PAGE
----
Apart from all the weapons discussed, there is one last aid to your rescuing of Elizabeth, and it is Elizabeth herself!  She is not just a damsel in distress, in reality, she actually helps you on your mission by picking locks, cracking cyphers, finding ammo, health and salts (to replenish your vigor meter), etc.  The most interesting thing that she does is opening ‘tears’, which are essentially windows to another dimension, which places items from that dimension to the one you are in.  For example:  She can open up cover,  summon turrets, other weapons, medical kits, etc.  There is one catch though, you can only open one tear at a time, meaning, as soon as you open another one, the other one will cease to exist in your dimension.

Please enjoy this gameplay video!



Our verdict on the graphics of this game is that it looks stunning; the visual effects like explosions and vigors that are shown look realistic in their own way.  The City of Columbia is a gorgeous place to explore, though on the PlayStation 3 and Xbox 360 versions there are some low resolution textures on some small things,  like grass or apples, the visuals will still blow you away though!  You can tell that the PlayStation 3 and Xbox 360 are at the end of their life cycle, because when compared to the PC version of this game,  the other versions do not match up to the graphics of a PC,  regardless, the PlayStation 3 and Xbox 360 versions play well and look fantastic!


Take a look at this video comparison between the Xbox 360PlayStation 3 and PC versions of this game provided by GameSpot!



The music chosen for this game makes you feel like you are truly in the 1912 era, it is very appropriate.  The voice-acting is incredible, every character seems believable, especially the voices of Booker and Elizabeth, since you hear them constantly in the game.  Every emotion (happiness,  surprise,  anger,  sadness,  fear,  pain,  etc.) is so well expressed that you cannot help but to feel it with the character.  It feels much more real than just a simple game, it feels like you are really there, living that story.  The sound effects in the game are so perfect, no glitches, no fake-sounding audio, every little noise feels relevant; every shot, every explosion, even a single melee sounds amazing.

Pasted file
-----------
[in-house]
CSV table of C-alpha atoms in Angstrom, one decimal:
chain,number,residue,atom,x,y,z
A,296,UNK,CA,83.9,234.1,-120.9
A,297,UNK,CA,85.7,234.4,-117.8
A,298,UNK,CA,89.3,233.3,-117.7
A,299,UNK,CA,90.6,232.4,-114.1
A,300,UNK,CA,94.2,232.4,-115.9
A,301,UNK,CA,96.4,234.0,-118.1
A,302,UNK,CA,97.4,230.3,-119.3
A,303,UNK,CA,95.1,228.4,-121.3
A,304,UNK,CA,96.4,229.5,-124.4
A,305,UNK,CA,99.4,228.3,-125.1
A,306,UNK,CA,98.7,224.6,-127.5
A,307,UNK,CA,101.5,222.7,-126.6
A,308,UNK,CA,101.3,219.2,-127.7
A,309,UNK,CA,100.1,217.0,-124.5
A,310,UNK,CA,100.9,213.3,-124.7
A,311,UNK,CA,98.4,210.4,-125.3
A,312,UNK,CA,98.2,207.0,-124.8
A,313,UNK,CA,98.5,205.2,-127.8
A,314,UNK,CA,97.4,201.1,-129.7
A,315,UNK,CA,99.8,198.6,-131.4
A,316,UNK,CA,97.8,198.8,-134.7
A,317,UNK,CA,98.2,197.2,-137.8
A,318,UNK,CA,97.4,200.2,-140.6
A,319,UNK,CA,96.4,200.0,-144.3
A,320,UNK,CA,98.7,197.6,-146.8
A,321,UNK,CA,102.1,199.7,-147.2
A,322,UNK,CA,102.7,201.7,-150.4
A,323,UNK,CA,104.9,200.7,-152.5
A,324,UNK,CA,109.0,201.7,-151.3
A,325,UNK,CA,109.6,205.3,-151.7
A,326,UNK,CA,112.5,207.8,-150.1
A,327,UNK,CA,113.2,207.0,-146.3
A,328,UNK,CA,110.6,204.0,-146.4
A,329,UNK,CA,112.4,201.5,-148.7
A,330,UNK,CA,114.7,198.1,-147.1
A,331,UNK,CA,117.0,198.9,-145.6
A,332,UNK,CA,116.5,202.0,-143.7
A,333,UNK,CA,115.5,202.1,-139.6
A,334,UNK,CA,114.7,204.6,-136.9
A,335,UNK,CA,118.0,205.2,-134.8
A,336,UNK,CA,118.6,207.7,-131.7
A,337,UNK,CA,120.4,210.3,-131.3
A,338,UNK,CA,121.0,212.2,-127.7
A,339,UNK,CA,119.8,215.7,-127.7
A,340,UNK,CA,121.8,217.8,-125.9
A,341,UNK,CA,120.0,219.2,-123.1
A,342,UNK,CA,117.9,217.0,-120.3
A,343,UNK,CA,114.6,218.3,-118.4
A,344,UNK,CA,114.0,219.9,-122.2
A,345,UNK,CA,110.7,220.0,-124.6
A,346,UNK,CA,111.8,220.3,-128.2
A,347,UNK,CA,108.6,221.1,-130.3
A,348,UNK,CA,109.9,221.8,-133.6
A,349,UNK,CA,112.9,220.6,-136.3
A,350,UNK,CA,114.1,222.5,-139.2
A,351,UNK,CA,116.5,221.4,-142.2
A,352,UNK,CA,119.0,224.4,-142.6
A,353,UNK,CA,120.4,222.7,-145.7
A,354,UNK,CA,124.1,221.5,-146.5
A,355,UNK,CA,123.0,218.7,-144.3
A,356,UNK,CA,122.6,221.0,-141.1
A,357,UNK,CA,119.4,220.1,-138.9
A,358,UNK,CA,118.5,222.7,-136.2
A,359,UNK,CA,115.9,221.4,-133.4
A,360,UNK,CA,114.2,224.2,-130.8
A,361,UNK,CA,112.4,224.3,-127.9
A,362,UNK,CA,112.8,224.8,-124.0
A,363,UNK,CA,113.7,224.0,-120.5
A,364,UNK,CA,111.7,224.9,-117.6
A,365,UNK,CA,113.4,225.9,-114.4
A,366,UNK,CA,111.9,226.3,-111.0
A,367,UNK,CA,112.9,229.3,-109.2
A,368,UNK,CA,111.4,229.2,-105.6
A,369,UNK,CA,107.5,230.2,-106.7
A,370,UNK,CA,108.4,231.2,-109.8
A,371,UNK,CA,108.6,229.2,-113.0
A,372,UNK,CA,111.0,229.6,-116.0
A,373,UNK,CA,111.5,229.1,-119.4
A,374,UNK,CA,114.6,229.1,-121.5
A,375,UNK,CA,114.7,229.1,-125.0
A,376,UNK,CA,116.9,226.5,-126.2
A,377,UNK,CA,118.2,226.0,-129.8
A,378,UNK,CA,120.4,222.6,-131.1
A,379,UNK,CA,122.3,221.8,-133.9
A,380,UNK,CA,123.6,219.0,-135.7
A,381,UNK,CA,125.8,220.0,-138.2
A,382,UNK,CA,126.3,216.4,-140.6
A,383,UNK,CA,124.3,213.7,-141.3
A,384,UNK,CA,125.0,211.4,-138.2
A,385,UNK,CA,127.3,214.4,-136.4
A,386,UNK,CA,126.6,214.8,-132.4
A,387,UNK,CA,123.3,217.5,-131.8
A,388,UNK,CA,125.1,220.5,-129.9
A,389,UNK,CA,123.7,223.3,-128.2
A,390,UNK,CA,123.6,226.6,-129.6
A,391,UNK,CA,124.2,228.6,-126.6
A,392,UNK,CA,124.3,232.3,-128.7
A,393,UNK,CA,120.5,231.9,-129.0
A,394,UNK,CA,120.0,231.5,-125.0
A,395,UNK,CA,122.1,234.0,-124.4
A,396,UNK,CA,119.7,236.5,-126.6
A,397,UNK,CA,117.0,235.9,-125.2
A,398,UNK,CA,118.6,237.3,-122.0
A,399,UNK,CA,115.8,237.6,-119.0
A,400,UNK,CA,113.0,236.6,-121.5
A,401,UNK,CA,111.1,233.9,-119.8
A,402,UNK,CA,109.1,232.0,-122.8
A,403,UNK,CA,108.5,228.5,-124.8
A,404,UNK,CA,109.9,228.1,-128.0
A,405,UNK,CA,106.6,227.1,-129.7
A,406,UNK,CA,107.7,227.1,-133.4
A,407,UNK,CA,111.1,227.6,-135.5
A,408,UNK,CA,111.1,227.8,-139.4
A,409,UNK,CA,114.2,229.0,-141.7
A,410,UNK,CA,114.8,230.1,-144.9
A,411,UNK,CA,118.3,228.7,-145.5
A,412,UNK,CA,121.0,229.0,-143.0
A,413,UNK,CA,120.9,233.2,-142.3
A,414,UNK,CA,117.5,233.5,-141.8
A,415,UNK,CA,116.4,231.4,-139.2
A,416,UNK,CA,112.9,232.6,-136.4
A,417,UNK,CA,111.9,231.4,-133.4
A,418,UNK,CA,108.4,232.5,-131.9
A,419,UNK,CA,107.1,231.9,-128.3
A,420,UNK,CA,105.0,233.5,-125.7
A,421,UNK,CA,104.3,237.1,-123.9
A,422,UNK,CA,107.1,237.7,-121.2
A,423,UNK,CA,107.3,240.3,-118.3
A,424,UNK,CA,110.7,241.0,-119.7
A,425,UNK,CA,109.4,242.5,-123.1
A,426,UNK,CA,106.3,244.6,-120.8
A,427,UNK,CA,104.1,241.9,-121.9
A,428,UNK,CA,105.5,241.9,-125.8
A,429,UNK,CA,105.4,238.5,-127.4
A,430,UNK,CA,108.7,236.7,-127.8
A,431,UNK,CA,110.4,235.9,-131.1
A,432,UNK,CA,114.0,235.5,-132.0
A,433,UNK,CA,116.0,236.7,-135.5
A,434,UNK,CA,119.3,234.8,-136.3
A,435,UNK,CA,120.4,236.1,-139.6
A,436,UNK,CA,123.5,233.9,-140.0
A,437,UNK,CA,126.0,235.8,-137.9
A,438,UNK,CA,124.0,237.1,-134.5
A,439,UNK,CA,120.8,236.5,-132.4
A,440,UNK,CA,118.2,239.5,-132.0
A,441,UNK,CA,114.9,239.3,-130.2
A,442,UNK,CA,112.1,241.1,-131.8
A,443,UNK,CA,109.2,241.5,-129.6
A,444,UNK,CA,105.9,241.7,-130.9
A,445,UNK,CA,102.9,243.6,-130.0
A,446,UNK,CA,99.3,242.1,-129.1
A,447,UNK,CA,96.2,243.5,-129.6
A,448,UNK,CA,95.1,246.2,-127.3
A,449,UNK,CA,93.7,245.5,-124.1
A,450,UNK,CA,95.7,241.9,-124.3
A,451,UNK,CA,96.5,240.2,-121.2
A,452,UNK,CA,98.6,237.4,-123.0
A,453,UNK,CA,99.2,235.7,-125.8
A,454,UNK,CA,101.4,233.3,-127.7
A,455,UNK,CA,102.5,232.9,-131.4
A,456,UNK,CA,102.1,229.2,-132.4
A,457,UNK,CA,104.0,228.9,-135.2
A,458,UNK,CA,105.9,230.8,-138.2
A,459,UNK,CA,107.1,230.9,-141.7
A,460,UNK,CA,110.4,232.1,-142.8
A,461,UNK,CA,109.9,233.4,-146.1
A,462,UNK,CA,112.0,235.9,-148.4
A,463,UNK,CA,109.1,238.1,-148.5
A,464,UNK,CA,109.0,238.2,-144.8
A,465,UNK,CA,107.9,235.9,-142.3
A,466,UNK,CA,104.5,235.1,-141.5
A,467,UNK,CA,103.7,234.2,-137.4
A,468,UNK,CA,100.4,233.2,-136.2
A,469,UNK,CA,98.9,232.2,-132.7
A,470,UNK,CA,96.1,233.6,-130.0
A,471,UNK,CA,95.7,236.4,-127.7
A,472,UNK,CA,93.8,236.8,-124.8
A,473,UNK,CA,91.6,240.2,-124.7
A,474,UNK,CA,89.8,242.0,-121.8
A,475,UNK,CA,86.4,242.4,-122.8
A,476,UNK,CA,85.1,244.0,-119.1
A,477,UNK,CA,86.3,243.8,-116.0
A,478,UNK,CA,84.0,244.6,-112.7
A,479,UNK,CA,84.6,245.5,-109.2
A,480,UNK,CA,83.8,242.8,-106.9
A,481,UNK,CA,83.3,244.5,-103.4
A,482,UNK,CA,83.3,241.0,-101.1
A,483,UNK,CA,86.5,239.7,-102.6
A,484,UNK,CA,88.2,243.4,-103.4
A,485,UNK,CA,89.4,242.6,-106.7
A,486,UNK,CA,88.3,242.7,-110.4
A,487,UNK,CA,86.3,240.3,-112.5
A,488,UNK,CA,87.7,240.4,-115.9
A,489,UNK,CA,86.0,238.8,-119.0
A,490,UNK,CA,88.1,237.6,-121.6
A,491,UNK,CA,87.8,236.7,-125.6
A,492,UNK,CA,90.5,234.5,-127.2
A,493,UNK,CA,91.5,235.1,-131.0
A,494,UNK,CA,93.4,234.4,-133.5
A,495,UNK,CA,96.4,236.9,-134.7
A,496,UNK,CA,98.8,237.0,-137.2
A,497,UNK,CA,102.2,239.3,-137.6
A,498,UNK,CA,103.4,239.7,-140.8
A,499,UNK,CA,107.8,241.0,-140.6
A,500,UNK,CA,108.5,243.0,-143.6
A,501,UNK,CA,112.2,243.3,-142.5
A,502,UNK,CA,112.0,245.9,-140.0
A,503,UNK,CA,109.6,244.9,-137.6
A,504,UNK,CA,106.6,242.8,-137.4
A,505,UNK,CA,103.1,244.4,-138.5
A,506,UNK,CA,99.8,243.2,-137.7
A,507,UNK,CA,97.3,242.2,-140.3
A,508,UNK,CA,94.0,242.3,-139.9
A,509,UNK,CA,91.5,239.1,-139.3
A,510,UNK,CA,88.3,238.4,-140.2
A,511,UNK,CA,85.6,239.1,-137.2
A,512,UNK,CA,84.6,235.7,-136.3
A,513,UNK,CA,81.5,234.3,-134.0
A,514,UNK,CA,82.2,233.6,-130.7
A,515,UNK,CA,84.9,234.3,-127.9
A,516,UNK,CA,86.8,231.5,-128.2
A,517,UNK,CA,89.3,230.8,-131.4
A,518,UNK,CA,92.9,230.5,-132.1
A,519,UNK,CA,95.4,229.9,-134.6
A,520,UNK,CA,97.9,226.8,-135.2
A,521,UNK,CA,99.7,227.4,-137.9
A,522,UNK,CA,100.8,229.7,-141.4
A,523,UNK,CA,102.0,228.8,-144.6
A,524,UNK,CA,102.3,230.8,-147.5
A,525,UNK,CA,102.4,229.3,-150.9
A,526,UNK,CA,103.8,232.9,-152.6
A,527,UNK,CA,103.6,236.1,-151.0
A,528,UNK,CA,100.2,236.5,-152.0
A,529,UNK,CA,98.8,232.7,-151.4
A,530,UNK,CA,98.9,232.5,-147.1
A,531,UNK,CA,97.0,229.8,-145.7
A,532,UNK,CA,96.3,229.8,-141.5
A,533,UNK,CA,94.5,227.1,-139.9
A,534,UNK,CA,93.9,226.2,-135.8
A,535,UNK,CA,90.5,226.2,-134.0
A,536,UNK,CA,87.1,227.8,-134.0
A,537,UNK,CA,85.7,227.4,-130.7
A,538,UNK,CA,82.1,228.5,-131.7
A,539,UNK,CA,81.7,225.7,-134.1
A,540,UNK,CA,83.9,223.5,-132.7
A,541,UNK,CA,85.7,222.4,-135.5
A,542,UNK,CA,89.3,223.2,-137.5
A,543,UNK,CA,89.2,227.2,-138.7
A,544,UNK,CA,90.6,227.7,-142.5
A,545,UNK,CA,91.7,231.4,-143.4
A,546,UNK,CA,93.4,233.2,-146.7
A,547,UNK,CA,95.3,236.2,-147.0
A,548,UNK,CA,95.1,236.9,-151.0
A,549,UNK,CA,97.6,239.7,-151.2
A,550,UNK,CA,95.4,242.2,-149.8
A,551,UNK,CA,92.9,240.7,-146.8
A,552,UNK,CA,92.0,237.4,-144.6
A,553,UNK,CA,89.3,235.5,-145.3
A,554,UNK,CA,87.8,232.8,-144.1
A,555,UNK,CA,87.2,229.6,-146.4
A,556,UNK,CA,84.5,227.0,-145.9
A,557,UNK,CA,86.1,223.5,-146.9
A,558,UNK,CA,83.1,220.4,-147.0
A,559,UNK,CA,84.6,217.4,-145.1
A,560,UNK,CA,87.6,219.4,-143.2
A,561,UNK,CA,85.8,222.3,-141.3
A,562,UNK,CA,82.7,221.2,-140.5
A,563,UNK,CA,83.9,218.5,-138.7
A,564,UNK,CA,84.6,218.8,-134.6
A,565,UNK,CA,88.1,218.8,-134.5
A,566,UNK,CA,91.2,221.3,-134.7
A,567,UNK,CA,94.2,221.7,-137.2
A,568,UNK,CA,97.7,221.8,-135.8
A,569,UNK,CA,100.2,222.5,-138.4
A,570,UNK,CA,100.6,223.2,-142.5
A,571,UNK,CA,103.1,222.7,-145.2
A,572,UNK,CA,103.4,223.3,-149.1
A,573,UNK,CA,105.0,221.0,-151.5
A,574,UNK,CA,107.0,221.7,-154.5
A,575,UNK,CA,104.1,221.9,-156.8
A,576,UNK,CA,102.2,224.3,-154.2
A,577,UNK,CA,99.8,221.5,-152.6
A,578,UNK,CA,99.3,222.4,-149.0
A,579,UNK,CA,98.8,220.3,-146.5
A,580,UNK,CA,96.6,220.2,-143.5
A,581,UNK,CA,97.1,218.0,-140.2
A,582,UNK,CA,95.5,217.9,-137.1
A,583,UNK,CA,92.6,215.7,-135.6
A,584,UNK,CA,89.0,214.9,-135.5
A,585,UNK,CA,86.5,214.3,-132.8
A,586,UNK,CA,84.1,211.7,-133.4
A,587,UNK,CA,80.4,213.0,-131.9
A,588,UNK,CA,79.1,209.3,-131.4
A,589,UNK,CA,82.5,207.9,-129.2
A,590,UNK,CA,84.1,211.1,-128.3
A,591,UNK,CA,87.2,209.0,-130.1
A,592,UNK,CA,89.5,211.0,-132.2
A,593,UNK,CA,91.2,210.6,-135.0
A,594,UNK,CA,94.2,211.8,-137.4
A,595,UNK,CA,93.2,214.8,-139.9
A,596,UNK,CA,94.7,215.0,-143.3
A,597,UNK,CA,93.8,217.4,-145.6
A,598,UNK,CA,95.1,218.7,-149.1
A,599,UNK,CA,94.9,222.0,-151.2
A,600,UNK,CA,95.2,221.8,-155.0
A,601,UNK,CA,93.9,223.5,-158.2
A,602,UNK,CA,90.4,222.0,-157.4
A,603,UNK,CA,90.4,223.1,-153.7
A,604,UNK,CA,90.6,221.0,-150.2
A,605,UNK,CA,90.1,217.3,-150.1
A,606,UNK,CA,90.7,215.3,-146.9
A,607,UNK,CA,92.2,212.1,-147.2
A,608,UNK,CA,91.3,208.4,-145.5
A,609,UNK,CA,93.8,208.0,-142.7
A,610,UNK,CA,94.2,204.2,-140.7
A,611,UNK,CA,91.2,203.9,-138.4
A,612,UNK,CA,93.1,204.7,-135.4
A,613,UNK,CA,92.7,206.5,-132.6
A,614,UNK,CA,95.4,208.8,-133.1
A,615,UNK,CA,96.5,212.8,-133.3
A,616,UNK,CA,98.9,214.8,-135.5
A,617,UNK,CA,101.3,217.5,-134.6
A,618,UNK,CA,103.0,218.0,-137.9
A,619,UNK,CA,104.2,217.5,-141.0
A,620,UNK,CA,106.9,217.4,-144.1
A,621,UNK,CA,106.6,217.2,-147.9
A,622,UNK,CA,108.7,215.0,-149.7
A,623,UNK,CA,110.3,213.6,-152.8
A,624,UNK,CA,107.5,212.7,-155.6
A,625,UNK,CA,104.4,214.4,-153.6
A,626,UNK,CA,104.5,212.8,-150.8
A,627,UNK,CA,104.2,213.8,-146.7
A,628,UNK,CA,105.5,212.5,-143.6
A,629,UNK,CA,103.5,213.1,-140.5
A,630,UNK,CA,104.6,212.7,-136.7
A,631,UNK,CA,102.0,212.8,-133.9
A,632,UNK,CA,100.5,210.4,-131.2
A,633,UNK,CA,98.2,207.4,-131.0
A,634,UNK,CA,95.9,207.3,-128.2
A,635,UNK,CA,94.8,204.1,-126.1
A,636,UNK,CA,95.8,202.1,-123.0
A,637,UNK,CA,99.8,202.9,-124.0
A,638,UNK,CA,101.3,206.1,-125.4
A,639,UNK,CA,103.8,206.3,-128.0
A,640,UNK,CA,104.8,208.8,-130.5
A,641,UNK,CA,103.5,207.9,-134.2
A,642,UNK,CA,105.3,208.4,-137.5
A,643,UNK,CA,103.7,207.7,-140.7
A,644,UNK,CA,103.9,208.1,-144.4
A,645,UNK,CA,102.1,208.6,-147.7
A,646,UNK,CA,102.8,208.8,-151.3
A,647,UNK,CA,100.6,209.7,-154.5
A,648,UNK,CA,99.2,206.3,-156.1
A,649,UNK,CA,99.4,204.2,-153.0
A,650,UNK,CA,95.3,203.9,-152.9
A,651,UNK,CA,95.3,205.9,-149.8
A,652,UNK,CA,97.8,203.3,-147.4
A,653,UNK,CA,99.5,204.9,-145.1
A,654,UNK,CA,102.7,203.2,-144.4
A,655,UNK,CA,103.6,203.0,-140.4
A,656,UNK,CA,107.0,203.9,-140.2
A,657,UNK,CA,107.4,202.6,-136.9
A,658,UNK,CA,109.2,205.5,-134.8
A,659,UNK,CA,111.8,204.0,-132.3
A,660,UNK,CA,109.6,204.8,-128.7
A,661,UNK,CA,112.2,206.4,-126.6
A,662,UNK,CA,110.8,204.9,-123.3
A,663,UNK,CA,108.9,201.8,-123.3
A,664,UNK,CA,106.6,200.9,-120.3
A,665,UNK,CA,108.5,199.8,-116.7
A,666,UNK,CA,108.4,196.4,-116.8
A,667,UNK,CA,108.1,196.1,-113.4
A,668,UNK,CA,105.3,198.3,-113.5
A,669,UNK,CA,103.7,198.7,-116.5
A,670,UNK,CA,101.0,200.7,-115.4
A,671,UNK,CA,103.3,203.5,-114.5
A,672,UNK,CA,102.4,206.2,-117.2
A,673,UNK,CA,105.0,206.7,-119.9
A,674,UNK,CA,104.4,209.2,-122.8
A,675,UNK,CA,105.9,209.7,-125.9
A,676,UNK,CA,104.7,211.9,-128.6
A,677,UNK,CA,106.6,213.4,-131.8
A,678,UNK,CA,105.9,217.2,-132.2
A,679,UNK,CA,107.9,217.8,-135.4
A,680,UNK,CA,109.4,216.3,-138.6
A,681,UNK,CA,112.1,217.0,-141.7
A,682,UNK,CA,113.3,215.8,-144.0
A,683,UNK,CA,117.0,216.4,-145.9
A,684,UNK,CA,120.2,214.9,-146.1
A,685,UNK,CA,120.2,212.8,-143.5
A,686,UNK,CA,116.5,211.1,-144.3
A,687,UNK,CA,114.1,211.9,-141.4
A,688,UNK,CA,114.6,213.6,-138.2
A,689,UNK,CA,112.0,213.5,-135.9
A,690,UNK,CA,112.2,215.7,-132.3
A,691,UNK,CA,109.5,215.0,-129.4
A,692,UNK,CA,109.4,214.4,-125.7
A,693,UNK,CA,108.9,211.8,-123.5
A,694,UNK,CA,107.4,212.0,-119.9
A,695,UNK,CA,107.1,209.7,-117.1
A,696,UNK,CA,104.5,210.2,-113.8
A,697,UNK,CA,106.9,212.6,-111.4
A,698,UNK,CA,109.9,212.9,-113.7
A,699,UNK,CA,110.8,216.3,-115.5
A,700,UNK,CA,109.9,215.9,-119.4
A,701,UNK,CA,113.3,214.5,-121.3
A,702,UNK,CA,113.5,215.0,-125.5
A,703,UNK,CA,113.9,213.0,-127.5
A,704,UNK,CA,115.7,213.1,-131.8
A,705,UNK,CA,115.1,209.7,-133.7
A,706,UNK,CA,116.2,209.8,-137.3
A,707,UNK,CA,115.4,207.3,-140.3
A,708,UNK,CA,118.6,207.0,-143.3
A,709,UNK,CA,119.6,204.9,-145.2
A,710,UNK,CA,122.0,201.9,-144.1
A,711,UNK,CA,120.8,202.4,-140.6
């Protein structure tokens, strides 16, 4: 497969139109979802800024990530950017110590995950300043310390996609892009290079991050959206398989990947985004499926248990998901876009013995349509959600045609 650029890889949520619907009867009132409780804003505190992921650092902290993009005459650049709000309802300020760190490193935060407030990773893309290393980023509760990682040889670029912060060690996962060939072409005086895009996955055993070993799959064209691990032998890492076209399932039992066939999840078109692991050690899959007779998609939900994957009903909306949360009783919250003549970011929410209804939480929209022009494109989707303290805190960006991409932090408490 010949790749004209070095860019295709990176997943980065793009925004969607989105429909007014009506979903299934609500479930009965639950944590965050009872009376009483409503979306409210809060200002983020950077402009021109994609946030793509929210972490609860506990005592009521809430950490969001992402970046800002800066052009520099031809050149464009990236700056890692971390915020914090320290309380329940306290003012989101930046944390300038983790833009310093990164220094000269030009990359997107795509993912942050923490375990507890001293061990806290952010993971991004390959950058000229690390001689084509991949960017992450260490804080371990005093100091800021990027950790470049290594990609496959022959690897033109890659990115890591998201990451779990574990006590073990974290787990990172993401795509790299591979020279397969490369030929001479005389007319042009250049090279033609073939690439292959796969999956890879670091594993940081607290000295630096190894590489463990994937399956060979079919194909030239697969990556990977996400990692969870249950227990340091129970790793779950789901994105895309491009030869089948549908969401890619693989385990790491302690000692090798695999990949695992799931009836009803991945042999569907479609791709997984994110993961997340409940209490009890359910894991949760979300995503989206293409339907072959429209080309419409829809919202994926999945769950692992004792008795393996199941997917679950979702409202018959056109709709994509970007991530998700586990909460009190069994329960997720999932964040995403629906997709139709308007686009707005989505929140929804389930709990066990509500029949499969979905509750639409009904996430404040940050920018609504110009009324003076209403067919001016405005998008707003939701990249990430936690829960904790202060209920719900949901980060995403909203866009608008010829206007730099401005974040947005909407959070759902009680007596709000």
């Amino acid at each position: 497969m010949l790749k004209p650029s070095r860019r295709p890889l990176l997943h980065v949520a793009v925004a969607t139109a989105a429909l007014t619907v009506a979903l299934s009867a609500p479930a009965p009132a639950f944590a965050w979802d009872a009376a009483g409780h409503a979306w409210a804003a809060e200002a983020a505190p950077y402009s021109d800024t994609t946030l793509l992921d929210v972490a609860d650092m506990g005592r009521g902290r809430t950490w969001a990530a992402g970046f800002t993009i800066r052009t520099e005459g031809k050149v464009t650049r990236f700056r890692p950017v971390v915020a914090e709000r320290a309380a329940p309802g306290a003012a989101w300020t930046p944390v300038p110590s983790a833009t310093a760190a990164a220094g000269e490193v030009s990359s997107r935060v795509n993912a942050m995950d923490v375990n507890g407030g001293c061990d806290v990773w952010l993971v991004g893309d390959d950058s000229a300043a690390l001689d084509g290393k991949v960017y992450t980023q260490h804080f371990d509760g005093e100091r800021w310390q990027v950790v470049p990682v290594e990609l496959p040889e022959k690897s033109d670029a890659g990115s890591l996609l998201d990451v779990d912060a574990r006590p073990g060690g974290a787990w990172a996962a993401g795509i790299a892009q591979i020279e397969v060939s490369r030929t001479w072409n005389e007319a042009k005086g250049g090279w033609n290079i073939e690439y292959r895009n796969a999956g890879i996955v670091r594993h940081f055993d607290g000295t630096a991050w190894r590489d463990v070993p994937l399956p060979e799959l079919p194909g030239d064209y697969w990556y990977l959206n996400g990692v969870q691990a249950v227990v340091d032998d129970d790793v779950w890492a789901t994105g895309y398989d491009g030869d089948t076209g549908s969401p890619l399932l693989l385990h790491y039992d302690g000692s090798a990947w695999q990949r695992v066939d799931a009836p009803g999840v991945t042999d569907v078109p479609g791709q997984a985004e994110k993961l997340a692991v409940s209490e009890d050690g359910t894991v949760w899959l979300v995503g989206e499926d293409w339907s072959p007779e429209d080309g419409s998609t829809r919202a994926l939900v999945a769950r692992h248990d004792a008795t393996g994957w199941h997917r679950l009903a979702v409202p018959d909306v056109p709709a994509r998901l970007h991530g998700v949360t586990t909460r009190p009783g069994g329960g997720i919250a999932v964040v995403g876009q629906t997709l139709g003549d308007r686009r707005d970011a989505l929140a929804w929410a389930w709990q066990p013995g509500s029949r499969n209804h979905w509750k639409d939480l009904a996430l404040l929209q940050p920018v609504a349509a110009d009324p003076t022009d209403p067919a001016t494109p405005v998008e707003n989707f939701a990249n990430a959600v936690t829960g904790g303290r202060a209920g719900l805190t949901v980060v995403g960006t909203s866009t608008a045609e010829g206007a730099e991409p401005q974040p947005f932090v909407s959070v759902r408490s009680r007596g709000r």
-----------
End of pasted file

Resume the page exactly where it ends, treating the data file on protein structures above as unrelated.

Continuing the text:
[Note: Sony and Irrational Games made an “Exclusive BioShock Infinite Audio Mode for the Pulse – Elite Edition Headset” making the player feel more immersed with a dedicated and enhanced BioShock Infinite experience.]


Final Thoughts:

Almost immediately after the game was available to pre-order on the PSN, we pre-ordered it.  As a couple, we game-share, so we both played the game and had our own experiences, but one thought was definitely clear:  This game is truly and irrevocably a masterpiece!  It is one of those games that remind you why you call yourself a gamer, not just because you enjoy silly little games, but a story that can touch you on such an emotional way; we consider it a piece of art.  It is not just a few hours of fun, which are not bad, but a truly immersive experience that makes you feel like you lived what Booker and Elizabeth went through during the course of the game.

If you call yourself a gamer, then we highly recommend you play this game, it’s a wonderful experience that you will never forget!


An amazing 9.5/10


PlayStation 3 copy was used for this review,  but had that been a PC copy, this game would have definitely been rated by us a 10/10 because the only true problem with it are some graphical inferiorities.    



Publisher: 2K Games (Take Two Interactive)
Developer: Irrational Games, 2K Marin, Human Head Studios
Release Date: March 26, 2013
Platforms: PS3, Xbox 360, PC, MAC OS (Summer 2013) Digital: Yes
Price: $59.99 US /£49.99 EU
Offline Players: Single Player Only
Season Pass: $19.99 US / £15.99 EU